Concern over banned antibiotic superbug found in Australian chicken meat

Australian researchers have found evidence of a banned antibiotic in chickens for sale in major supermarkets and butchers. Scientists from the School of Biology from the Australian National University (ANU) took 281 samples from three major supermarkets and a butcher around Canberra. The samples were contaminated with the common bacteria E.coli — almost two thirds of the bugs were resistant to some form of antibiotic. Researchers said that illnesses caused by consuming the contaminated chicken mean would be difficult to treat.

E.coli is known to cause common infections like urinary tract and other blood stream infections like septicaemia. Just by consuming the meat we can be exposed to the antibiotic as well.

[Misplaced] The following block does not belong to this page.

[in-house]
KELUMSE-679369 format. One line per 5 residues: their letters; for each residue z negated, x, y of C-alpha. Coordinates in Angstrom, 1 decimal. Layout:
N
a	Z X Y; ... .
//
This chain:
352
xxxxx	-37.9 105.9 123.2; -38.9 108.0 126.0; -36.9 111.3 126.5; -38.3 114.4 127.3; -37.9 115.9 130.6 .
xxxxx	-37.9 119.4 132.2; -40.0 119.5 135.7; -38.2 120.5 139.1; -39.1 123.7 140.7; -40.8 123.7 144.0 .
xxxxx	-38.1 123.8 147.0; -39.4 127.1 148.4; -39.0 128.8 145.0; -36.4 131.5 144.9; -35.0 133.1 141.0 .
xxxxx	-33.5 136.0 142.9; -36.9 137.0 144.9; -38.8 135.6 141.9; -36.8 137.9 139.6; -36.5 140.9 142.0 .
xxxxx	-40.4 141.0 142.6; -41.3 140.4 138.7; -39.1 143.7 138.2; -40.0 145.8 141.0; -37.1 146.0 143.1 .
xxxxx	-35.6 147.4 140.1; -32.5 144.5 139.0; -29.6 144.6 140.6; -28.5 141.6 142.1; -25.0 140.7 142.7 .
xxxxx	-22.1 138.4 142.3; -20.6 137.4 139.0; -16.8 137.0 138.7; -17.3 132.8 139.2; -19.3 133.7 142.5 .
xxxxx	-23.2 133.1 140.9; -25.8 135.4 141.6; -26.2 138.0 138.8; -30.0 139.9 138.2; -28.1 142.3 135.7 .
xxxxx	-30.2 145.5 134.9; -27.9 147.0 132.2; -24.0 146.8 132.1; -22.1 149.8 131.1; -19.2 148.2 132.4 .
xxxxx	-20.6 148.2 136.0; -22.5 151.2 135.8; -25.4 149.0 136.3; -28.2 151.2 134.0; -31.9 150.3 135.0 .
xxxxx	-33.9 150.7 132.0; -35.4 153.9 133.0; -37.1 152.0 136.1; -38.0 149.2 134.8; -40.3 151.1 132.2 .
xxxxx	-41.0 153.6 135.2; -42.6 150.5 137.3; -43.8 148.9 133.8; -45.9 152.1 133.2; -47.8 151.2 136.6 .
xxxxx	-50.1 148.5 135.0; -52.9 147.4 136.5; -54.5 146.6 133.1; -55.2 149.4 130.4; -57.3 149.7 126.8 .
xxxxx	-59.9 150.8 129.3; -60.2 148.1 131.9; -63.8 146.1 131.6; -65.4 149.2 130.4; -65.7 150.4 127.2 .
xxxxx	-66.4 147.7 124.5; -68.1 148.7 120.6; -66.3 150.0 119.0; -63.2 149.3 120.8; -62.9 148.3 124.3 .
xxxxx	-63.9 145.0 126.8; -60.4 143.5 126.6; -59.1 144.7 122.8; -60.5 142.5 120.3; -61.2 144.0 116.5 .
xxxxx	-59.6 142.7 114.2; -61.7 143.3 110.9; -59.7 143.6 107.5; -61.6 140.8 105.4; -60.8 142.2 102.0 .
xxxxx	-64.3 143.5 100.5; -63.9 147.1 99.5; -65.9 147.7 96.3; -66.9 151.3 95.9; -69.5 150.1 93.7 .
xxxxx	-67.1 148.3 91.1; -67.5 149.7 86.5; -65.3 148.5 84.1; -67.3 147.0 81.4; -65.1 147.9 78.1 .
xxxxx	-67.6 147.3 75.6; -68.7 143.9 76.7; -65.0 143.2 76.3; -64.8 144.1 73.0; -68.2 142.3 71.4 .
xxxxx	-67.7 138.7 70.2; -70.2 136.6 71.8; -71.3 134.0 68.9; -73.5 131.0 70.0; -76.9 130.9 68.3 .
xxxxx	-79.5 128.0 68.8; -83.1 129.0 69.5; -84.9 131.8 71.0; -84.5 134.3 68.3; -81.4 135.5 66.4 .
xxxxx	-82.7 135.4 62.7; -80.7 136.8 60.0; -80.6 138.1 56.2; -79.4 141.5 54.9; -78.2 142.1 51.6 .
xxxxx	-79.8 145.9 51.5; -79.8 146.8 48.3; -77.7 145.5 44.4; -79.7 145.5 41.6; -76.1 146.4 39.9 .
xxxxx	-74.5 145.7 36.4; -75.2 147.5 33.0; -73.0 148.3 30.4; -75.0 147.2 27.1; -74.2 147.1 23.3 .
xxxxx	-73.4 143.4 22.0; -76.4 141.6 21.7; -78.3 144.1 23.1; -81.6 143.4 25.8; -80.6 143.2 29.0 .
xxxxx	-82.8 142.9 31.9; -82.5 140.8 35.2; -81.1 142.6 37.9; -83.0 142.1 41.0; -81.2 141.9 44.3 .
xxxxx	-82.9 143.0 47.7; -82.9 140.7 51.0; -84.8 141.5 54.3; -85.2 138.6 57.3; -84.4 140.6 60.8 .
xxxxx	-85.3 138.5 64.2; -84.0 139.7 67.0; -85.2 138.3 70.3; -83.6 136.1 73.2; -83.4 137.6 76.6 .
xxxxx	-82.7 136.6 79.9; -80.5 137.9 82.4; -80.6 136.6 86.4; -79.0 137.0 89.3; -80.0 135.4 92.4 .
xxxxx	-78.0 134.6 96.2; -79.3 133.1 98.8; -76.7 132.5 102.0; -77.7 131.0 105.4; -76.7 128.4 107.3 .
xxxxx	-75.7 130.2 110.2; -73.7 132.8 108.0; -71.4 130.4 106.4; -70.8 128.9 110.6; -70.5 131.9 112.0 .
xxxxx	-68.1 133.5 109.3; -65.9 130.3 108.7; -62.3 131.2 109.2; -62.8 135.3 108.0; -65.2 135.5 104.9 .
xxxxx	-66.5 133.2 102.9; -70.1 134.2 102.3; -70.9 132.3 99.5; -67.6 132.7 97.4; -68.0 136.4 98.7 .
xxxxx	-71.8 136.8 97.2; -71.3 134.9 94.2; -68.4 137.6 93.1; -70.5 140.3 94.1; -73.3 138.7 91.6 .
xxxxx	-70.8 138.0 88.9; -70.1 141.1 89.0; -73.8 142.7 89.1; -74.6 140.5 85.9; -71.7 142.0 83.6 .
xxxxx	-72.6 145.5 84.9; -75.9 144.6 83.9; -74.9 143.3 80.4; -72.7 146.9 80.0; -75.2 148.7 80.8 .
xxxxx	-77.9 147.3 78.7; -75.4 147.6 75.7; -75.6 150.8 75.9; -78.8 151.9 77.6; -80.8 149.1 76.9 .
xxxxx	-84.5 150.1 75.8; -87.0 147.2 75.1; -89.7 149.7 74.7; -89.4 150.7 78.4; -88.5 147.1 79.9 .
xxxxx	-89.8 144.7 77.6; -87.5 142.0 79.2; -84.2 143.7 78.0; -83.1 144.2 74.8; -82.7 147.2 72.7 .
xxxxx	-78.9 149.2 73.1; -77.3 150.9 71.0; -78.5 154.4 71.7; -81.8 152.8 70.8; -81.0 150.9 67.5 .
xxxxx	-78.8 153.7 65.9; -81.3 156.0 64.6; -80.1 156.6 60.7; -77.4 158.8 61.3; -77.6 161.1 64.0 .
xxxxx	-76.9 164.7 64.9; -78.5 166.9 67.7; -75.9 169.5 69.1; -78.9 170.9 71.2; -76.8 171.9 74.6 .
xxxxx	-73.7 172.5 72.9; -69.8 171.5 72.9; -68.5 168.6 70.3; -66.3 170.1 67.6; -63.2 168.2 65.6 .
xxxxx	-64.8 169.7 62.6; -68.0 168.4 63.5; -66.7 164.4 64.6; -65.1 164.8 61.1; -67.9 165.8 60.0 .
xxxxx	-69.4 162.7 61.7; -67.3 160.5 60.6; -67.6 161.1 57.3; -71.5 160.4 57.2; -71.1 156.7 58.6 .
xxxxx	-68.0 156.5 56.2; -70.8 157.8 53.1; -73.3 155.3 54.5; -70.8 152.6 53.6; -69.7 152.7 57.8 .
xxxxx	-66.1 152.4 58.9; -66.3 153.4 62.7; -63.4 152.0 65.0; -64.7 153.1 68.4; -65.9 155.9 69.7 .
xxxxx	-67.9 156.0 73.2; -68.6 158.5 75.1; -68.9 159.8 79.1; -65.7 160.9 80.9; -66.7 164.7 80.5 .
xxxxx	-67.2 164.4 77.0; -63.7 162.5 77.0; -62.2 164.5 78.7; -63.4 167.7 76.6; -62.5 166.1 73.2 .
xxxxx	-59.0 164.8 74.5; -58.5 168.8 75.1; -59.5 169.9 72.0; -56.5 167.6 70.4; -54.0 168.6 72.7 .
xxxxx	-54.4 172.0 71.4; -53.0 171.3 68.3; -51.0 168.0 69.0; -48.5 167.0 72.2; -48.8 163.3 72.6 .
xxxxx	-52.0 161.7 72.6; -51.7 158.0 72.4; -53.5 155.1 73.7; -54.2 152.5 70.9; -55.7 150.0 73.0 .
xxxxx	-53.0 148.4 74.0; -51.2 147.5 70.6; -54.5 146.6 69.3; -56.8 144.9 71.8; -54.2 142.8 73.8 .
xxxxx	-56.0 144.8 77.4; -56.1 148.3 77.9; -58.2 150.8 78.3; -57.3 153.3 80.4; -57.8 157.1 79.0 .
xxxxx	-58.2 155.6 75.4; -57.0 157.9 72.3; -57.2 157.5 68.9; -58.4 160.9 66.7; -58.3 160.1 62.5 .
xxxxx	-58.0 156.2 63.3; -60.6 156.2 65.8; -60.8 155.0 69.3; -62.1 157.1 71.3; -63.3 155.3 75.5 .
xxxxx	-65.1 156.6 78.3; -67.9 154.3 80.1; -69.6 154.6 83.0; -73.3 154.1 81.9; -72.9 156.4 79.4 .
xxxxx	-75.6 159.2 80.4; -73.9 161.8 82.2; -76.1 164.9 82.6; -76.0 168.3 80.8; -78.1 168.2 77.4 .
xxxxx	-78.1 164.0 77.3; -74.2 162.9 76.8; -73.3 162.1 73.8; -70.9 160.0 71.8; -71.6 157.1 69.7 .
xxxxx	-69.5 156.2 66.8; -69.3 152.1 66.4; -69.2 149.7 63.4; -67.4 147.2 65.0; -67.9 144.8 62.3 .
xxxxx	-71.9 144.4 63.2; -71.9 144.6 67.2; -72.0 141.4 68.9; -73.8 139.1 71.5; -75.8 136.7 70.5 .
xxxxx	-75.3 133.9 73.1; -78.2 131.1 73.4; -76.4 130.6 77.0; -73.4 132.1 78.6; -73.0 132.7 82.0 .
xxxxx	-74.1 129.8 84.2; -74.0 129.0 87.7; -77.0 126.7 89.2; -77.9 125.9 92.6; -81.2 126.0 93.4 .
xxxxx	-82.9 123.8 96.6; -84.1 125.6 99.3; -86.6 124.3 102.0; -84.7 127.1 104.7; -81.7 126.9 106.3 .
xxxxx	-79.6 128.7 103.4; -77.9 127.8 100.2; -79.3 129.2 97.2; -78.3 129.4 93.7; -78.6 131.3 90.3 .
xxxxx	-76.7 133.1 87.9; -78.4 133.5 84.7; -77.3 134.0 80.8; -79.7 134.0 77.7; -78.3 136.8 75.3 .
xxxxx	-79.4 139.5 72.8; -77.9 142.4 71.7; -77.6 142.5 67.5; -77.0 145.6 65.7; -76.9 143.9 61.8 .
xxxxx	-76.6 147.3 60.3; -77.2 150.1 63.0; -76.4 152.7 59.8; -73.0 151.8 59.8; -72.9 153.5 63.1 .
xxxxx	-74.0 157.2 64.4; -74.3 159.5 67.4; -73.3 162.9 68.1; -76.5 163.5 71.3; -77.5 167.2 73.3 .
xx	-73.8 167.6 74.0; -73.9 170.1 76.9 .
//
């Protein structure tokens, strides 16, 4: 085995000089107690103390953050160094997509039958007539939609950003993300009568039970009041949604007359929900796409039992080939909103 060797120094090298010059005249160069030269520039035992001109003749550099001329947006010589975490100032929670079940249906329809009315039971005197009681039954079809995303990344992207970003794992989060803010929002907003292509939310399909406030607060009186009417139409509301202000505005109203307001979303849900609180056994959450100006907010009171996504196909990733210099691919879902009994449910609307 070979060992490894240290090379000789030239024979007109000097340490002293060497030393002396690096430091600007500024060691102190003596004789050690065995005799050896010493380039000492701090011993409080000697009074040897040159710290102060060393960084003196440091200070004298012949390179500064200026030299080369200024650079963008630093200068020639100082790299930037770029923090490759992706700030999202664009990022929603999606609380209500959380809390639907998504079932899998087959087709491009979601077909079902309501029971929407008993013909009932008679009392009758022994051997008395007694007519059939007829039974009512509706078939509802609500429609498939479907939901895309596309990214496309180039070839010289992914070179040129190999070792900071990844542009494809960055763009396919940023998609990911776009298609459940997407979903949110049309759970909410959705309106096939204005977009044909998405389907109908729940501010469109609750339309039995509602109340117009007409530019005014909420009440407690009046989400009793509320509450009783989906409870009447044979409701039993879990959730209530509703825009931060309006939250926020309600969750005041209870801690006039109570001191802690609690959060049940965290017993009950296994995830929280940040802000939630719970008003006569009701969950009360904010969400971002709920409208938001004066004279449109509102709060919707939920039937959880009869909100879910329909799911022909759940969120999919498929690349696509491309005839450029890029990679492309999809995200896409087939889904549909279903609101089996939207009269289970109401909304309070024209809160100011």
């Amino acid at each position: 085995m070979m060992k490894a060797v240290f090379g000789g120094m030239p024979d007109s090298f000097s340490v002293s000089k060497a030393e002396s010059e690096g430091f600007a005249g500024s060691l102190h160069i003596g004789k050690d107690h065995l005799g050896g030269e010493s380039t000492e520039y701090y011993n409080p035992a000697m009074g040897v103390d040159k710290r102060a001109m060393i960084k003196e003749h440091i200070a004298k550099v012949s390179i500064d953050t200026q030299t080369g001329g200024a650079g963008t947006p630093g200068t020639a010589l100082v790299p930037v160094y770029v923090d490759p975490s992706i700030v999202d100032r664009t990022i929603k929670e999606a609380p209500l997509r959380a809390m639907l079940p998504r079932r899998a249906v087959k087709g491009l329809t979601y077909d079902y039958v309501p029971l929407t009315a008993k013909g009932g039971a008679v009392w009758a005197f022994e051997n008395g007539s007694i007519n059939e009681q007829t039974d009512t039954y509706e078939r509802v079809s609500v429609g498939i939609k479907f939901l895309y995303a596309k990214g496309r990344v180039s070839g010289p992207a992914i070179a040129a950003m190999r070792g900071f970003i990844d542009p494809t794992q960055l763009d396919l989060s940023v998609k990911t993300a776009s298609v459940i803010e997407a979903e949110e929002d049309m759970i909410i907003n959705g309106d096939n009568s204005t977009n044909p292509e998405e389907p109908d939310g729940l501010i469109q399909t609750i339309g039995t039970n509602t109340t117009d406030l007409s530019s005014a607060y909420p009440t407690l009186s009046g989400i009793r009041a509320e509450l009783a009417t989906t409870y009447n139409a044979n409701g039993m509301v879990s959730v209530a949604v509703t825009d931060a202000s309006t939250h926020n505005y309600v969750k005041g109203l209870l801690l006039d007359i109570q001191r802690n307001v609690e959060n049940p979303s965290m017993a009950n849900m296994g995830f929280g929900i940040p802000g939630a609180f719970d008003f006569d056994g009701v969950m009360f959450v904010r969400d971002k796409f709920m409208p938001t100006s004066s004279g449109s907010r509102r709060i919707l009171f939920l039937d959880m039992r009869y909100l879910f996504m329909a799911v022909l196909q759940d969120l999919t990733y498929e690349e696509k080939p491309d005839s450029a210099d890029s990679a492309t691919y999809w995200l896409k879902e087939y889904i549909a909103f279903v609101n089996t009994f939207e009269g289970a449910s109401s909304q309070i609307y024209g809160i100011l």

ANU researcher Belinda Vangchhia

Most harmful bacteria, including antibiotic-resistant E.coli, are destroyed when chicken is cooked properly. However, during food preparation chickens come into contact with humans and household surfaces. There is also some evidence that some bacteria and antibiotic residues can remain at low levels in meat after cooking. University of Sydney academic Dr Stephen Page believes contamination with resistant E.coli is happening elsewhere, and says the specific drugs do not help fatten up produce and are expensive.

I know nobody in the industry who would even contemplate an illegal practice, especially one that has only one outcome and that is undermining the world-class reputation of the chicken meat industry.

University of Sydney academic Dr Stephen Page